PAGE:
The sexual behaviour and genital mechanics of three species of Mynoglenes (Araneae: Linyphiidae)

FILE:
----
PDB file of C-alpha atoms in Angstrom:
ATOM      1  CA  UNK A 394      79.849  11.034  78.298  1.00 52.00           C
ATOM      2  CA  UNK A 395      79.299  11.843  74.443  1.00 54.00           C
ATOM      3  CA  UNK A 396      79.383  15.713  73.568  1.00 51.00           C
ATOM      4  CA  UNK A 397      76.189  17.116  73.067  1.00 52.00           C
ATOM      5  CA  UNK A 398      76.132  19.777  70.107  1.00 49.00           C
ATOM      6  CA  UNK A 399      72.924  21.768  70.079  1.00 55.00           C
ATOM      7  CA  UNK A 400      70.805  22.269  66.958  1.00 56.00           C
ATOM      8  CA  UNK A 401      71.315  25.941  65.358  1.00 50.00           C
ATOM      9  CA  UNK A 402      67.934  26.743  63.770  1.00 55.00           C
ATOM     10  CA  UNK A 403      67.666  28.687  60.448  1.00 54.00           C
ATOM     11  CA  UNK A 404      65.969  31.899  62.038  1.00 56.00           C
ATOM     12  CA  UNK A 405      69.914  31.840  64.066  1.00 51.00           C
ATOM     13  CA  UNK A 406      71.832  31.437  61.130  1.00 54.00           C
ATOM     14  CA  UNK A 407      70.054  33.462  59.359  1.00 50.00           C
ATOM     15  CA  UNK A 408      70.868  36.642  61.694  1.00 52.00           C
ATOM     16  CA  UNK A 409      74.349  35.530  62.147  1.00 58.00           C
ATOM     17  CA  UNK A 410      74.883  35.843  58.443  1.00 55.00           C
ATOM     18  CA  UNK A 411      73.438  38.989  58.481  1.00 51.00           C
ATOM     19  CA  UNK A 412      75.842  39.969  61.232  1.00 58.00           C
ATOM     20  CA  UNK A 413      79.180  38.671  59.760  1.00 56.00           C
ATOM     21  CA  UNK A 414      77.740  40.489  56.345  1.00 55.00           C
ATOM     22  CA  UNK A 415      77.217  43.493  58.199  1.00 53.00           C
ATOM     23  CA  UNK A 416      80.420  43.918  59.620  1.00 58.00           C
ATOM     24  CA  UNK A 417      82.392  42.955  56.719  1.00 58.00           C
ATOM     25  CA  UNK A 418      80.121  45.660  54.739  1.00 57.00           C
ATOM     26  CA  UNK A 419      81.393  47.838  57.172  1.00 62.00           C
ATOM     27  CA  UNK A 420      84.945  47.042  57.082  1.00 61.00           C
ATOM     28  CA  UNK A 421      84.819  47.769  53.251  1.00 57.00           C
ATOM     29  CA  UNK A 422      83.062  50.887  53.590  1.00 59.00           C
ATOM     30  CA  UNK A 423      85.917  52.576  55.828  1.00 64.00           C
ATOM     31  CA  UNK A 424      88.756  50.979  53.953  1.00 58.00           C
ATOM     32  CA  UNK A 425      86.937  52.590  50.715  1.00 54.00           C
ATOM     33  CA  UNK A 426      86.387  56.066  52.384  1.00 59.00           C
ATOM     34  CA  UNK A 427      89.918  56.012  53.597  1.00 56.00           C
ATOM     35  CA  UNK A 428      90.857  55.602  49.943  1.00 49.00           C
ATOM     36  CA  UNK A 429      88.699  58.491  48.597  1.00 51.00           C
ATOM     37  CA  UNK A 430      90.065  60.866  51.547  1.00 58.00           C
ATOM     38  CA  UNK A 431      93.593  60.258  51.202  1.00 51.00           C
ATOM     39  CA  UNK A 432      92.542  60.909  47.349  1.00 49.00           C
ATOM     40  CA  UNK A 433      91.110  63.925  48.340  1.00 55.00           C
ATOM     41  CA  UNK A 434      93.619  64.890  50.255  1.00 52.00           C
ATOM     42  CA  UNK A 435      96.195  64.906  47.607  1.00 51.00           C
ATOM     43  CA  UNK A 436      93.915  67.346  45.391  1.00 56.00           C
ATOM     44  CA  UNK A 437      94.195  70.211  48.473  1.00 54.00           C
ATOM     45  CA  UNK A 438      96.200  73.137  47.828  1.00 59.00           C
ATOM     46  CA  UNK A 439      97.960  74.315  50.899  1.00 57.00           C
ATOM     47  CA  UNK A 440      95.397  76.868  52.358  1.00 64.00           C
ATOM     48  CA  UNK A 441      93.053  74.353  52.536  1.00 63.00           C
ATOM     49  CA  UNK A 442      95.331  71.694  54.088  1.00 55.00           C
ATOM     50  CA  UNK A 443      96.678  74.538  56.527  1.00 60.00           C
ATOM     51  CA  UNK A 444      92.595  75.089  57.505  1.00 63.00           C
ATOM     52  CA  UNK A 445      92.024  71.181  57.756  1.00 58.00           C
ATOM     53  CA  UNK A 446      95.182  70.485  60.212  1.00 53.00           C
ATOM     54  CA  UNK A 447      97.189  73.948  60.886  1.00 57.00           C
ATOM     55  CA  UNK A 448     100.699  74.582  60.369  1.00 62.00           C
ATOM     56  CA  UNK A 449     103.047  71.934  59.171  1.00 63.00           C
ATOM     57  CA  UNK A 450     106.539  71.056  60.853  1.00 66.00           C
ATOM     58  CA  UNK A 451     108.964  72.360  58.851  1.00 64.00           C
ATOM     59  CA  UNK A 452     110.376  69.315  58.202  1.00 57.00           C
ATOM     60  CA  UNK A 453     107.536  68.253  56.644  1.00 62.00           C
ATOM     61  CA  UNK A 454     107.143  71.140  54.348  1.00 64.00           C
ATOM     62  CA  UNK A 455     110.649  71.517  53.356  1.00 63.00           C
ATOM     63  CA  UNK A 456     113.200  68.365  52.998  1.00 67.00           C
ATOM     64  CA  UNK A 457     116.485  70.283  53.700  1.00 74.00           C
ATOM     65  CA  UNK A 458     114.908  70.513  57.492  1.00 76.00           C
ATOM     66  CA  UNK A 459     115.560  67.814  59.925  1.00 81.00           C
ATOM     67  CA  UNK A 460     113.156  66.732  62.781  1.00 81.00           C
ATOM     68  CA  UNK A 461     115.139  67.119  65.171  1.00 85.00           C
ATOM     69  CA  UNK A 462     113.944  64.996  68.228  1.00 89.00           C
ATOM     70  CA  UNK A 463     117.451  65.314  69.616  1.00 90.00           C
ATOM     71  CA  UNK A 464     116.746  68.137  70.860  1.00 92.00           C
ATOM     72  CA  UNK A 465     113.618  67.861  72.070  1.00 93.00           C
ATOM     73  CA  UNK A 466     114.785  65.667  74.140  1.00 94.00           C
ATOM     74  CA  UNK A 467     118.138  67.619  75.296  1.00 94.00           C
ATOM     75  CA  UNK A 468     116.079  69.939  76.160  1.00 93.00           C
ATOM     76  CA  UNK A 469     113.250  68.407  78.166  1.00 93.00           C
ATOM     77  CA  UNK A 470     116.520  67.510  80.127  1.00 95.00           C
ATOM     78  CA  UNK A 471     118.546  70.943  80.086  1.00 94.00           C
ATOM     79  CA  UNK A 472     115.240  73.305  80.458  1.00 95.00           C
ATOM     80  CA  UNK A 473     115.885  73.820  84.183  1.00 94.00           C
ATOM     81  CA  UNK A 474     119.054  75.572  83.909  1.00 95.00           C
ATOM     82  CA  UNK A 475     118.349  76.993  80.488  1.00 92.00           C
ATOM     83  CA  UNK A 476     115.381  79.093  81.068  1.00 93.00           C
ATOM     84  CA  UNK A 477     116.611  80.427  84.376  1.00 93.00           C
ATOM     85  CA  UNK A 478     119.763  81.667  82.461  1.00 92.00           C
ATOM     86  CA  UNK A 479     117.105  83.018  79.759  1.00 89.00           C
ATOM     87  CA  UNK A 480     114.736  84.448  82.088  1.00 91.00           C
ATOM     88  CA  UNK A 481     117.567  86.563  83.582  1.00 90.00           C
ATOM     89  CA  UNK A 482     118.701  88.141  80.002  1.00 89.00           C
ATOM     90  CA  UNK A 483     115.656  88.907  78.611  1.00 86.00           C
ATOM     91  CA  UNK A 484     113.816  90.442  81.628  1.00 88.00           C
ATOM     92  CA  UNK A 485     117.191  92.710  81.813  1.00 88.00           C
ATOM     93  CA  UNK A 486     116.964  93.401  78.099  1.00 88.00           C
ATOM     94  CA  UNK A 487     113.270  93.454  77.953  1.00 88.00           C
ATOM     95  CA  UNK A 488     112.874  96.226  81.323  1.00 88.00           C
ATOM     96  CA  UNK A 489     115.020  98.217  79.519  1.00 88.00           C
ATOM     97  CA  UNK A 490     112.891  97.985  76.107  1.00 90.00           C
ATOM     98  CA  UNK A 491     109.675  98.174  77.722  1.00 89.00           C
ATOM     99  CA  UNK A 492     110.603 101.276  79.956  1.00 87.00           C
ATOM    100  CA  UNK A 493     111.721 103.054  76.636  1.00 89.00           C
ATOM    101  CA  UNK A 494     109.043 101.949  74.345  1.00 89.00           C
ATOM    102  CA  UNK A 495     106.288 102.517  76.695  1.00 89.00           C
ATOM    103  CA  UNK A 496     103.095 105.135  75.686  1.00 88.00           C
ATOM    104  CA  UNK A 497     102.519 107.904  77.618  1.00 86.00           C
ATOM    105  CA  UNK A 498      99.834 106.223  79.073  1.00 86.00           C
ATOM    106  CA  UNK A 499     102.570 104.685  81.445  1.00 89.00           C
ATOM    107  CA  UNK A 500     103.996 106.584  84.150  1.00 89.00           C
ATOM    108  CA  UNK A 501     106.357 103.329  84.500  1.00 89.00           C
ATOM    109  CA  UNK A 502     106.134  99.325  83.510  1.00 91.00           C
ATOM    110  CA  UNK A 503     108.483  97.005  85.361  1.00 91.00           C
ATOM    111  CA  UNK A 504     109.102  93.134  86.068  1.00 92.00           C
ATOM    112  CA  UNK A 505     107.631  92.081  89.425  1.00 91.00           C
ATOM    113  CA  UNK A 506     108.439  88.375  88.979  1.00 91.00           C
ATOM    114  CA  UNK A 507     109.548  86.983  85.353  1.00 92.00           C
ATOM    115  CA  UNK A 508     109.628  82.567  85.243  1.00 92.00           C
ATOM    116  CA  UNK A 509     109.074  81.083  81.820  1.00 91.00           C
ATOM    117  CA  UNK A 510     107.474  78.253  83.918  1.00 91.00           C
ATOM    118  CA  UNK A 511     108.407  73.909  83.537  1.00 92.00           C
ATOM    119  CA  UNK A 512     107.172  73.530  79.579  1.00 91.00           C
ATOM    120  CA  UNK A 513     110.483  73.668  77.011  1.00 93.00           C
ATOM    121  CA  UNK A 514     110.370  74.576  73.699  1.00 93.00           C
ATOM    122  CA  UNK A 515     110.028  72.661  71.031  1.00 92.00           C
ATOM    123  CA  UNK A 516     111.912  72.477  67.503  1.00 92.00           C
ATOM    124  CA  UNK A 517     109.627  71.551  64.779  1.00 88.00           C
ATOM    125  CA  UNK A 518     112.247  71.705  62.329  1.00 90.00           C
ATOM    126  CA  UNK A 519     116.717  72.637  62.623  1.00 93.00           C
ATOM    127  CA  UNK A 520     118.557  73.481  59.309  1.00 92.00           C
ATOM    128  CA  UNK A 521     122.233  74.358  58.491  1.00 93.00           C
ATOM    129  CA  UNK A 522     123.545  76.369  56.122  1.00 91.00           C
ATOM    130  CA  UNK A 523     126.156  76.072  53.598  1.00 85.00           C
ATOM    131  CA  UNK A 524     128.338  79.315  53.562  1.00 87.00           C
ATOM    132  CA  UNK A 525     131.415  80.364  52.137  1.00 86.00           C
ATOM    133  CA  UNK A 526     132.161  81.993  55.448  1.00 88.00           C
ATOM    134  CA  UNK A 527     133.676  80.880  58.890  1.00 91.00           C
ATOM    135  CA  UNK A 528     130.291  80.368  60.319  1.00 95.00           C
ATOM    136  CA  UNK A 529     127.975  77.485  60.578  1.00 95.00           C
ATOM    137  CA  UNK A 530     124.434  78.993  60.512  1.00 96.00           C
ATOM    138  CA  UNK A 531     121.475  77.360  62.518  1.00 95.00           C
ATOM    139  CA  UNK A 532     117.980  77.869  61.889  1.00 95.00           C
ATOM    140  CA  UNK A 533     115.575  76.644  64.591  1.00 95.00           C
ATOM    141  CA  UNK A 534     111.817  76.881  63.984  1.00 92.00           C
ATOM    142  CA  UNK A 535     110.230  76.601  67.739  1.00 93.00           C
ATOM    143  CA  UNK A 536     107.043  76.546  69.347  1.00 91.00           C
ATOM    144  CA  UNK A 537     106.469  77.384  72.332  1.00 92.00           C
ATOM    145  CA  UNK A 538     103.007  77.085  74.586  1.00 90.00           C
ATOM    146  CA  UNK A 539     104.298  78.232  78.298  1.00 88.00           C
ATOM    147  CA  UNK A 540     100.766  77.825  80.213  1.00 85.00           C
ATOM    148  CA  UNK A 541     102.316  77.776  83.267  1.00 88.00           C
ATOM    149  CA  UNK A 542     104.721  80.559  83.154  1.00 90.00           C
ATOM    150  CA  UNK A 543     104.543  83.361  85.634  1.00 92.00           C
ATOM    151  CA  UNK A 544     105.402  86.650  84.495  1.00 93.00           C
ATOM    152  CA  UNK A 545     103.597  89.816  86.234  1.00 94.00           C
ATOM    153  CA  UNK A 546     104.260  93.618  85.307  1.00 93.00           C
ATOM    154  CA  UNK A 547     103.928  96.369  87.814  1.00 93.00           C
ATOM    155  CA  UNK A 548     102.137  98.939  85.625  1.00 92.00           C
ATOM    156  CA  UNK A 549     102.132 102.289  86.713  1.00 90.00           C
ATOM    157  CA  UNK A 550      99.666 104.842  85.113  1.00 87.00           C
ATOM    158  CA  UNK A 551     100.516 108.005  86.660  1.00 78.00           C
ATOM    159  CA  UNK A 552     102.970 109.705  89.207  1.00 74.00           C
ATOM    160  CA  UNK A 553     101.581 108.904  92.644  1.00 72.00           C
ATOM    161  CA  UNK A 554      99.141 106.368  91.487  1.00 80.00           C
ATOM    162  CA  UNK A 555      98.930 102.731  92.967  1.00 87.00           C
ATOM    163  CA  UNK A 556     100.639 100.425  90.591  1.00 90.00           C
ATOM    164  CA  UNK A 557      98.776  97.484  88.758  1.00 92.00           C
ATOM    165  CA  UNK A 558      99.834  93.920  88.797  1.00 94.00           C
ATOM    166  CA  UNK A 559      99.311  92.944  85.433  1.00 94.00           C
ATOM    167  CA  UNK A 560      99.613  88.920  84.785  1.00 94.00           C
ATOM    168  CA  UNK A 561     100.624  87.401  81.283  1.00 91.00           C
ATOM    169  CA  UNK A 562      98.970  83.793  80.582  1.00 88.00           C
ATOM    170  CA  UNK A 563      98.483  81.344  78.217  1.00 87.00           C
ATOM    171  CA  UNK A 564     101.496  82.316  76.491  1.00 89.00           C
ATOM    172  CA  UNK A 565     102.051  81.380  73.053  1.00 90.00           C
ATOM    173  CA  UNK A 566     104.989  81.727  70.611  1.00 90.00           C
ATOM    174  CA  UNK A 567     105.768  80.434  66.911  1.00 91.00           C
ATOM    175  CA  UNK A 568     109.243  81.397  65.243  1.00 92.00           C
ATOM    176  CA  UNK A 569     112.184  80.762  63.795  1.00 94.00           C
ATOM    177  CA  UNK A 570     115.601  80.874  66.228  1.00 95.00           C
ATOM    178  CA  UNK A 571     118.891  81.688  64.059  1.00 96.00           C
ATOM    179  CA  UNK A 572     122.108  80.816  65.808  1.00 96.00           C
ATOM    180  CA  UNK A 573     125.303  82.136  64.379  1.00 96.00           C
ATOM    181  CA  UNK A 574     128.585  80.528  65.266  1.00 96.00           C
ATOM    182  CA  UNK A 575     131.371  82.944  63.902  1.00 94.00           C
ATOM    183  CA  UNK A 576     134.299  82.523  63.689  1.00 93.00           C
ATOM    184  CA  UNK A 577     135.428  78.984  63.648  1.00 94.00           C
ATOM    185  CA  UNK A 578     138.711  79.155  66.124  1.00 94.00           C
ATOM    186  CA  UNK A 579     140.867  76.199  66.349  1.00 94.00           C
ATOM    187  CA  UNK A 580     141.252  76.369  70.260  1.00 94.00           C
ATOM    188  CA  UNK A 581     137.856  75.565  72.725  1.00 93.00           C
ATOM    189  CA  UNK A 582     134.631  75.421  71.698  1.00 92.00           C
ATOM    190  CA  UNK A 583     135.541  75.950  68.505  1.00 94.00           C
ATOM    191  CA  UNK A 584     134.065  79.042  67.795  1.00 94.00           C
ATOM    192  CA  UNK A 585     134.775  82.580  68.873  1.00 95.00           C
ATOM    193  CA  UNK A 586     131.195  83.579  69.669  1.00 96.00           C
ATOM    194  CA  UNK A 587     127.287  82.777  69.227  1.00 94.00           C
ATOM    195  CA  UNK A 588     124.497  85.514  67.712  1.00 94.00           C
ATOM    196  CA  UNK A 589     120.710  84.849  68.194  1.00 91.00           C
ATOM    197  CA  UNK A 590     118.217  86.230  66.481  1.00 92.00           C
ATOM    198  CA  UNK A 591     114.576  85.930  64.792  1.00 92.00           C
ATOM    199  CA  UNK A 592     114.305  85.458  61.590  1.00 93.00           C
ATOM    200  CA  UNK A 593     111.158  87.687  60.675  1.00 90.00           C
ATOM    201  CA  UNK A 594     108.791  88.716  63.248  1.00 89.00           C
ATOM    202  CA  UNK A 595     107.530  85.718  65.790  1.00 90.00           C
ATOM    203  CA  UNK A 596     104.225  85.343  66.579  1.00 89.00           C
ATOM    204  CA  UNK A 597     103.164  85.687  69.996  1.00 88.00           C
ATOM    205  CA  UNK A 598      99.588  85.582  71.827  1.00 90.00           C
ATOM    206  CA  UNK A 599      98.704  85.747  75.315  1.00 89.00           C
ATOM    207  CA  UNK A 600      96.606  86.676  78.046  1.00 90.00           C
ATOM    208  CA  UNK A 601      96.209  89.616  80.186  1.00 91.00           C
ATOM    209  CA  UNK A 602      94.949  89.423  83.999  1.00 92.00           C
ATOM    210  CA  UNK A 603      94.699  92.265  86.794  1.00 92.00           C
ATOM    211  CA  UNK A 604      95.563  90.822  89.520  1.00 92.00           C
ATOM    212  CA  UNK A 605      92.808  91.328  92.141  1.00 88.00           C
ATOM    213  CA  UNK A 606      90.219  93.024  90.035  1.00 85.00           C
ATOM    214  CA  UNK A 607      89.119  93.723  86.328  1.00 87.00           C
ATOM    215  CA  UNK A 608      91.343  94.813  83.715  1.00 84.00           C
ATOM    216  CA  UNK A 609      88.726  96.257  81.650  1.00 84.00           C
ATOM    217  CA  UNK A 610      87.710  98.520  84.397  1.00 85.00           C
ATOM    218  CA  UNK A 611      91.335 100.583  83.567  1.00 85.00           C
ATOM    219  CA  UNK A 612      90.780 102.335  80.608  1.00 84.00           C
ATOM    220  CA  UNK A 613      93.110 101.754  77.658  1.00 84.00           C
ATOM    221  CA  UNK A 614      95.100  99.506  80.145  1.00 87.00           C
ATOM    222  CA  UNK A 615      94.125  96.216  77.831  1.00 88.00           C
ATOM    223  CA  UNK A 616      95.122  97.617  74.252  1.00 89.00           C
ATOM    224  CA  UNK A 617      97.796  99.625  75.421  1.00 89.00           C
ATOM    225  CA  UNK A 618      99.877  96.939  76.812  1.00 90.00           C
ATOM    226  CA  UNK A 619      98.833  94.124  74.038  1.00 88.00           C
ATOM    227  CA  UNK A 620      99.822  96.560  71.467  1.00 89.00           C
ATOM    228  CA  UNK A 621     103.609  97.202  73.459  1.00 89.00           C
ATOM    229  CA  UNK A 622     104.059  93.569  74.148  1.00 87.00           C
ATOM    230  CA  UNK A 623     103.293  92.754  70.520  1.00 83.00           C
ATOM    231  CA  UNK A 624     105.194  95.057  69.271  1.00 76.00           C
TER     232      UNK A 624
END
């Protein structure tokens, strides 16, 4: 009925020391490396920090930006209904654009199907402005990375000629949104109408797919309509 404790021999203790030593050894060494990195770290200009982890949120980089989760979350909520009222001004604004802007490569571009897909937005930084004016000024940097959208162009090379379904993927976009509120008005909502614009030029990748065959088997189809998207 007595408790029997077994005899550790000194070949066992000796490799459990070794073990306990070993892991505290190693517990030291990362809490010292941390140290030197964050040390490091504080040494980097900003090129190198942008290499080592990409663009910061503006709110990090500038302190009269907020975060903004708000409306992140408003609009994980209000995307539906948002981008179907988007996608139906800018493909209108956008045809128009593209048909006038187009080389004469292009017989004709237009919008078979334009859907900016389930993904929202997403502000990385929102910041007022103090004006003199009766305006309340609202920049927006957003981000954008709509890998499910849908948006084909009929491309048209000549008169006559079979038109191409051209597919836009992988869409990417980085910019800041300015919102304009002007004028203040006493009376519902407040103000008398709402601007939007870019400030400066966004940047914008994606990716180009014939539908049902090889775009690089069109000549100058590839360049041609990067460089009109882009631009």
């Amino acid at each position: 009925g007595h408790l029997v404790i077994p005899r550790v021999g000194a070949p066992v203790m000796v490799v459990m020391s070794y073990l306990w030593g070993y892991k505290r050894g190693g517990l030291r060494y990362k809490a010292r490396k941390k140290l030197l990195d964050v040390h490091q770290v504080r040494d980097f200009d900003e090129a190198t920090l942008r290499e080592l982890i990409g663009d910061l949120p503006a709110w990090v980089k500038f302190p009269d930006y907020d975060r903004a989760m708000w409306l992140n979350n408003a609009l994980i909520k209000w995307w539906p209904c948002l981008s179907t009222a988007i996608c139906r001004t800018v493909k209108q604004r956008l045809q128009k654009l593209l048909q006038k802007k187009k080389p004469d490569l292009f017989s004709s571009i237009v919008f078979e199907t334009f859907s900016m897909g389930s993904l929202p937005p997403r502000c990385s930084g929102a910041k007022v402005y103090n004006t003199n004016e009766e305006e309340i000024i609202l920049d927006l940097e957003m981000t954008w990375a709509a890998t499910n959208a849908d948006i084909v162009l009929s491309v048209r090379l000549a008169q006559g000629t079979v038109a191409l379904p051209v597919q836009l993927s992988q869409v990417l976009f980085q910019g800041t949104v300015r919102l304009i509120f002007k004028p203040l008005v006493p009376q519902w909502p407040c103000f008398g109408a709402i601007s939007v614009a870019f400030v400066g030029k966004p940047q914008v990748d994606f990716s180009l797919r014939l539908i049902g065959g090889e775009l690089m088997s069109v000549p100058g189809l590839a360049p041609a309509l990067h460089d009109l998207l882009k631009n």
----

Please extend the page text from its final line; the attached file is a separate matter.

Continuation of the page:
The sexual behaviour and genital mechanics of three species of Mynoglenes Simon 1905 are described, and compared with those of other species of Linyphiidae. A brief courtship is followed by sperm-web building and palpal induction by the male, the latter processes resembling those of Erigoninae. No intromissions are performed prior to induction. Courtship comprises elements common to both Erigoninae and Linyphiinae. The male palpal organ is simple, with a small curved paracymbium, an undivided suprategulum continuous with the tegulum, a large funnel-shaped conductor derived from the duct membrane, a radical component continuous with a filiform embolus, and lacks a lamella, terminal apophysis or other accessory processes of the embolic division: it is erigonine in character. The vulva comprises a well-developed scape of linyphiine type, and large atria which lead to spiral bursae terminating in small receptacula. Locking of the genitalia is achieved by the suprategulum catching in a socket on the ventral surface of the scape while the conductor lodges in the corresponding atrium so that suprategulum and conductor grip the vulva like callipers. Locking is sustained, and during its course the embolus is thrust through the channel formed by the conductor deep into the vulva and withdrawn many times. The mechanics of this unusual form of intromission are discussed, and shown to require three separate stages of haematodochal expansion; the first precedes locking, which is achieved by a backwards stab of the partially-expanded palp. The subocular secretory sulci present in both sexes play no role in sexual behaviour and are not used to engage the chelicerae of either partner, despite aggressive interactions in the early stages of courtship. The comparative aspects of these observations are discussed, with particular reference to the mixture of erigonine and linyphiine characters shown by Mynoglenes. It is argued that Mynoglenes and its allies, including the central African genera Afroneta and Trachyneta, constitute a relict group which preserves some ancestral linyphiid characters, and that subocular sulci may have been re-located in the course of evolution to provide the post-ocular sulci of male Erigoninae. In some genera, the latter are known to be gripped bv the females' chelicerae during copulation.